Skip Header

You are using a version of browser that may not display all the features of this website. Please consider upgrading your browser.

Binding of human nucleotide exchange factors to heat shock protein 70 (Hsp70) generates functionally distinct complexes in vitro.

Rauch J.N., Gestwicki J.E.

Proteins with Bcl2-associated anthanogene (BAG) domains act as nucleotide exchange factors (NEFs) for the molecular chaperone heat shock protein 70 (Hsp70). There are six BAG family NEFs in humans, and each is thought to link Hsp70 to a distinct cellular pathway. However, little is known about how the NEFs compete for binding to Hsp70 or how they might differentially shape its biochemical activities. Toward these questions, we measured the binding of human Hsp72 (HSPA1A) to BAG1, BAG2, BAG3, and the unrelated NEF Hsp105. These studies revealed a clear hierarchy of affinities: BAG3 > BAG1 > Hsp105 ≫ BAG2. All of the NEFs competed for binding to Hsp70, and their relative affinity values predicted their potency in nucleotide and peptide release assays. Finally, we combined the Hsp70-NEF pairs with cochaperones of the J protein family (DnaJA1, DnaJA2, DnaJB1, and DnaJB4) to generate 16 permutations. The activity of the combinations in ATPase and luciferase refolding assays were dependent on the identity and stoichiometry of both the J protein and NEF so that some combinations were potent chaperones, whereas others were inactive. Given the number and diversity of cochaperones in mammals, it is likely that combinatorial assembly could generate a large number of distinct permutations.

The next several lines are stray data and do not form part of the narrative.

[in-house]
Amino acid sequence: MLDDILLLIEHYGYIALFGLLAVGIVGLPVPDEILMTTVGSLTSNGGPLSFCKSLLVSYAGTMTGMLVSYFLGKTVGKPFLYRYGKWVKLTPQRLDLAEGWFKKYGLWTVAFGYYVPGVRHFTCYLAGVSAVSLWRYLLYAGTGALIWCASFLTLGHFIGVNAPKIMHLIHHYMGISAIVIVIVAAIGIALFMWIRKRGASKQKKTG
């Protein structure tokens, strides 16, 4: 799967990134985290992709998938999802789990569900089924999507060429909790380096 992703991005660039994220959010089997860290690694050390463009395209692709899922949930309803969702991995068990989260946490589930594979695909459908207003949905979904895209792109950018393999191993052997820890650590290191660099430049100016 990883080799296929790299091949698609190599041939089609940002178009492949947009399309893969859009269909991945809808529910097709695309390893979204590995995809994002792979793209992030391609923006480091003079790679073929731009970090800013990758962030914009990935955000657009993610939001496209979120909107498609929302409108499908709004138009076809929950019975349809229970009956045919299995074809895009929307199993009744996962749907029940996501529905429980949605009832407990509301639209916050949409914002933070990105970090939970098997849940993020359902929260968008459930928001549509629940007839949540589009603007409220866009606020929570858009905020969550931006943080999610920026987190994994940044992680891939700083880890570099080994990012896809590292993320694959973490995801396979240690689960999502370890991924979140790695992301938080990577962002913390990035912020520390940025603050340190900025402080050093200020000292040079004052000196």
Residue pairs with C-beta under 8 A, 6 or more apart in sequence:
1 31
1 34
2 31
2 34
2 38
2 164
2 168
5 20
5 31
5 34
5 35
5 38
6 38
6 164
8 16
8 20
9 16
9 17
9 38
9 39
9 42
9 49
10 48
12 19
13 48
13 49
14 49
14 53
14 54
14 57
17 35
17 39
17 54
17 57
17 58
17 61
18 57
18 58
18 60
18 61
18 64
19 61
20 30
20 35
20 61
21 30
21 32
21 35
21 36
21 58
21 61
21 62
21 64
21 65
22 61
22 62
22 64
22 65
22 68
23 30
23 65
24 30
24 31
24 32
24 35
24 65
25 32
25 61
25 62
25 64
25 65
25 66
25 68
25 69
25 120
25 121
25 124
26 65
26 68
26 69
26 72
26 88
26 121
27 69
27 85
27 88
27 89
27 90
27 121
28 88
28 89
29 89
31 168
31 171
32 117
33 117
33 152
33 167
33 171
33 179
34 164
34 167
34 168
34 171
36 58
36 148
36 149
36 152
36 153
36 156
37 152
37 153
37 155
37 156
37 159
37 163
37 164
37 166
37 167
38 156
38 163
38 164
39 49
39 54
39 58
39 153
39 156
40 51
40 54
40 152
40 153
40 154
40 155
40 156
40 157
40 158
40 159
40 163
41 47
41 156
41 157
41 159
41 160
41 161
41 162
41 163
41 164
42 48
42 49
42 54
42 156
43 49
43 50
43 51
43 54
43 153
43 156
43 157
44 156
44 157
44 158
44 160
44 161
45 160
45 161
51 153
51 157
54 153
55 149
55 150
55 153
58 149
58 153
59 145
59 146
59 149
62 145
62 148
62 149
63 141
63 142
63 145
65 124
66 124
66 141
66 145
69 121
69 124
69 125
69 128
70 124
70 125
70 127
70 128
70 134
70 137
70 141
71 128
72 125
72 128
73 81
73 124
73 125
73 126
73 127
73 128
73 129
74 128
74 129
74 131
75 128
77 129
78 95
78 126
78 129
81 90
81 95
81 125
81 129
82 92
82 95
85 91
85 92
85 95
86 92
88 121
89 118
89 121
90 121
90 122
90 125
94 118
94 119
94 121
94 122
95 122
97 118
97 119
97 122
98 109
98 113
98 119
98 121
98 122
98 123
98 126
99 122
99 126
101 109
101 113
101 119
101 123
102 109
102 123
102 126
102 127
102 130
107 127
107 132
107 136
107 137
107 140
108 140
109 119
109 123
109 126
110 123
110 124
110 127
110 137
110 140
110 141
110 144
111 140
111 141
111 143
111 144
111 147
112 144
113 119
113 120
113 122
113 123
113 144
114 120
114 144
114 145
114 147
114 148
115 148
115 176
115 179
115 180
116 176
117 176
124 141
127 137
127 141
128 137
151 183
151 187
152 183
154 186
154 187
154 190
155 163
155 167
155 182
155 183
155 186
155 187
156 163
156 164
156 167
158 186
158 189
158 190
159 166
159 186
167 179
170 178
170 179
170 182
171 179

J. Biol. Chem. 289:1402-1414(2014) [PubMed] [Europe PMC]

UniProt is an ELIXIR core data resource
Main funding by: National Institutes of Health

We'd like to inform you that we have updated our Privacy Notice to comply with Europe’s new General Data Protection Regulation (GDPR) that applies since 25 May 2018.

Do not show this banner again